Soon after we were married, Joel and I hit the road for Southern Oregon, leaving the Portland scene behind us. I quit my job at Coffee People, and he quit his at the microelectronics company. The season was fall, and the light–if visible–was gold like latticework, filigreed, taunting, disappearing. We may have listened to Harvest Moon on the way down. We might also have passed a hearse, and a woman who ran across the freeway, hands on face, screaming.
By the time we arrived, it was cold, as well as dark and unfamiliar. It was Halloween. Some friends of ours who lived in the area swung by with a fifth of whiskey and canned beer and helped us unpack the moving truck. And that was the start to our new life together, in a place distant to my childhood home. Depression soon set in for many reasons, just as the winter settled over the world. But in my mind, I erase those reasons. The genre of memoir relies on picking through the aftermath of numerous storms and discovering familiar relics–a life edited, in other words.
And so I skip to summer. We lived on 4th Street in Ashland, in the bottommost apartment of a smooth, stuccoed building constructed in 1916. Our place had at one time been a garage, and it came complete with louvered window glass. Its placement insured its coolness, so when I emerged from the land of the louvered glass, the hot southern sun blasted me as did the smell of dust and hot grapes.
By summer, after handing out my resume at multiple cafes around town, I was gainfully employed at a coffeehouse in the neighboring city of Medford. What did I do on my days off? What could I do, but hop across the street from my apartment to the 4th Street Cafe? This is what baristas do–they survive off the caffeine hanging in the air. They lap it up, breathe it in. And for my part, I carried a stack of lined paper and a handful of pens and pencils and scratched out my first novel a mano to the sounds and scents of coffee.
Back up. We haven’t arrived yet. Walk through the alley beside the stuccoed apartment building. Ashland is one of those towns connected from street to street through dusty alleyways, and these alleys not only provide shortcuts, but they supply intimate views of interior life, such that the clusters of fruit hanging from private yards become yours for the taking, as does the shade from hanging wisteria. Intimacy, summer, grapes–they blend together in delicious memories that might have been purely mental, even back then, even when the 90’s world was physical, tangible.
Steal a handful of grapes and eat them individually, spitting the seeds out as you cross through the alley, and then 4th Street, and then wander up the sidewalk until you reach the entrance to the cafe. Enter to the sound of wind chimes and native fluting–follow the call of the flautist to the back garden. Buy a cup of strong black coffee, sit and watch your lined pages ruffle in the breeze.
The flautist will attempt a conversation with you. He’s an older man with long, graying hair and beard. He’ll discuss [or, rather, talk at you about] religion and politics and inform you that his Sioux ancestors worshiped the Creator of the universe long before white men brought Jesus, and you won’t know whether he’s rejecting your religion or connecting himself with you in the way all humans are linked through a common Great Spirit. And you also won’t know how this man can sit fluting around with no real book knowledge or music lessons, but still be able to sit in the present, comfortable in himself and his abilities.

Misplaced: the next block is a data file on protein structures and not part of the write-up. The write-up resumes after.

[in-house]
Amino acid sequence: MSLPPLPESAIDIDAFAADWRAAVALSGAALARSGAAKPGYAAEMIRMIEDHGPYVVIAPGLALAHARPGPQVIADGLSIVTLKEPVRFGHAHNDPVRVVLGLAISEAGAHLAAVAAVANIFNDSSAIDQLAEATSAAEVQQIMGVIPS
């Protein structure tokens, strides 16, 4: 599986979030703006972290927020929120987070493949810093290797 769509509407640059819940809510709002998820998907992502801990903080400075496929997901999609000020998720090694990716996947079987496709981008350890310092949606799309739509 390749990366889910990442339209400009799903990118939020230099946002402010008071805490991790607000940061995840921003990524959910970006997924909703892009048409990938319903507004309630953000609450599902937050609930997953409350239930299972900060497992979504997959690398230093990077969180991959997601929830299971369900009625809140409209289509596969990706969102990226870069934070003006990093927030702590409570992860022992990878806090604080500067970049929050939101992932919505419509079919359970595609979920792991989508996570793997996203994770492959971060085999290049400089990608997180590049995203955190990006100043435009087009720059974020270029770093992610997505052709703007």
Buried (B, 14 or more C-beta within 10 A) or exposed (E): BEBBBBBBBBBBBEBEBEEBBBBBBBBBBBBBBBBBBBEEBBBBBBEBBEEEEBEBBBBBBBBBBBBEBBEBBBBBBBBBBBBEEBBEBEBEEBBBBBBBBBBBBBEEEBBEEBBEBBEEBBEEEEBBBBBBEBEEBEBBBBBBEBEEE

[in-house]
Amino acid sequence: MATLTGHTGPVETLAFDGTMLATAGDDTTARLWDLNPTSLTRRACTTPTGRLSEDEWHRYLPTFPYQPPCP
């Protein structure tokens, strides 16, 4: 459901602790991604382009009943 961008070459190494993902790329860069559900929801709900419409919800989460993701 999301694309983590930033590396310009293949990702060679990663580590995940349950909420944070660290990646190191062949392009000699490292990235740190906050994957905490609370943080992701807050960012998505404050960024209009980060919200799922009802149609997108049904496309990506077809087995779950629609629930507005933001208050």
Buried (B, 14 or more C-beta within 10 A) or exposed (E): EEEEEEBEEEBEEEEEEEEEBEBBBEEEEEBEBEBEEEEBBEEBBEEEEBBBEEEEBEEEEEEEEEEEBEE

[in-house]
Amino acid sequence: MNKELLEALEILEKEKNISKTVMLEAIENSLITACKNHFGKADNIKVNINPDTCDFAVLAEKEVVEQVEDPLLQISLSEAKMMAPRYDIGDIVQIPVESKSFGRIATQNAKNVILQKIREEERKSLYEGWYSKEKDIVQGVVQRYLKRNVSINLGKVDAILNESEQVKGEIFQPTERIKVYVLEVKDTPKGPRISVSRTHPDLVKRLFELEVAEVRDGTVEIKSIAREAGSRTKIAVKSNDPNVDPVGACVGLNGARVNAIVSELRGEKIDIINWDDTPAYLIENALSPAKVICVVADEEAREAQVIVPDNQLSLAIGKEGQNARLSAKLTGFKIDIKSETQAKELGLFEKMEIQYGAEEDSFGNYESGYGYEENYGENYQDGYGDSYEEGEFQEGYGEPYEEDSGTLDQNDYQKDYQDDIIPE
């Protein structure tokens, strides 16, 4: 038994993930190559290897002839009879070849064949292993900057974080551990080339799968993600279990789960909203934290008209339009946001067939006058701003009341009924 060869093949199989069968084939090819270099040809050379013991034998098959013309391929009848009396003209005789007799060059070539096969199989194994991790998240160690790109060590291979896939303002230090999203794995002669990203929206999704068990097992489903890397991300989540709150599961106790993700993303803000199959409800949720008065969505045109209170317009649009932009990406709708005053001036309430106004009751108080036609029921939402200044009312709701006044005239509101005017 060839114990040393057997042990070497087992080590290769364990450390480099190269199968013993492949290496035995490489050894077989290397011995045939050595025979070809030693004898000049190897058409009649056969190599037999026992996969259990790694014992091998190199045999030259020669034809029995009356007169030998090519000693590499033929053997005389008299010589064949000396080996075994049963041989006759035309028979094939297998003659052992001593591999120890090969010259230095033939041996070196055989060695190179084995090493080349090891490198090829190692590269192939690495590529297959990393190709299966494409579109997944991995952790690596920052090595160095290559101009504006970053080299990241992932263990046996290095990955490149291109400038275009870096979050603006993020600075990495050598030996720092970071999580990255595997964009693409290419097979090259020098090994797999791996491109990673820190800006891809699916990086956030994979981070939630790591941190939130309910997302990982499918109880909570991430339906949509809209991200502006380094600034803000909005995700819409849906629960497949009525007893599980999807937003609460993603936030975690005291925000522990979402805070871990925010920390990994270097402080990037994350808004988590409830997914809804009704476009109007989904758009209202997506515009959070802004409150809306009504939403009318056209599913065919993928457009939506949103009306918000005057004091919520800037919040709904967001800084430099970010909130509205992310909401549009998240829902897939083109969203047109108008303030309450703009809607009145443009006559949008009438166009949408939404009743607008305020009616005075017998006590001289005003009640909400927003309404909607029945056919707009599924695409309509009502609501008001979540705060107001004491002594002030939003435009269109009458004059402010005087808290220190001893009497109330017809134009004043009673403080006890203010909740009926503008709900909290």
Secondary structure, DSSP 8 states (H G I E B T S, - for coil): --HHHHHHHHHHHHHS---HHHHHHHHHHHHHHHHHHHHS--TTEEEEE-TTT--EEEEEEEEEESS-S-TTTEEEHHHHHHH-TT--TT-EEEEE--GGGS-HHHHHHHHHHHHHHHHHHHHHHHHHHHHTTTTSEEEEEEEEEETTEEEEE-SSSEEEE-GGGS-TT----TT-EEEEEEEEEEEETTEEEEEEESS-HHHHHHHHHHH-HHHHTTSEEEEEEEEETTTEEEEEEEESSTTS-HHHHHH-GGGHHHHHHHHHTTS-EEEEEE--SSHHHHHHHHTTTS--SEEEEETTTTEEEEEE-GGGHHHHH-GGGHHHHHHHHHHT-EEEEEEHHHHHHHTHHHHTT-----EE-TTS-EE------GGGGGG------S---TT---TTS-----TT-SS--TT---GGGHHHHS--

You won’t know because you’ve already exited the premises, if not in body, but in mind and deep yearning. [End Stop. I’m reentering my own memoir, thanks.] Especially when I was younger, exiting the world seemed the only way to master any subject or art form. Long before the summer, in that cold, dry winter I skipped over, I visited a music store and stared longingly at the racks of hanging violins, which chattered at me in chiding little voices. I played the violin as a child, but I never really played, and I could only imagine finding an alternate space for myself in which I would leave the world behind and become a musician. I’m not sure why this is–why I must exit the world in order to master a subject, but the necessity entangled with the impossibility has kept my life on hold for as long as I can remember. Because I’m still waiting to exit the world, where I plan to refine and master numerous disciplines, I haven’t lived. I’ve never truly lived.
The first book I scratched onto notepaper was–no surprise–about a violin player who exits her life, moves from Portland to Florence, Oregon, where she dwells in a parallel existence that enables her to reenter the world at large. I desired to be her, even though I made her homely, but she only existed in my imagination. And so, although I fashioned her to be real, she never really exited her life and, consequently, never reentered.
Places of the imagination exist in a way I can’t reach to grasp, and the same problem occurs in memoir. I’m busy working at leaving the world of my current self, who sits on my porch in New Mexico, and I’m doing this through selective memories. I’m creating positive spaces through negatives, negatives through positives, and I’m mastering nothing.
Where did I go–that girl who sat in the 4th Street Cafe? And how can I reach her? I’m lost. I’m neither here nor there, and all I have left is a day-old pot of coffee that brings me no closer to exiting my present reality. And how will I edit this moment later? Will I add flowers to the desert, stark red roofs, an unreal blue sky to cap off eternity?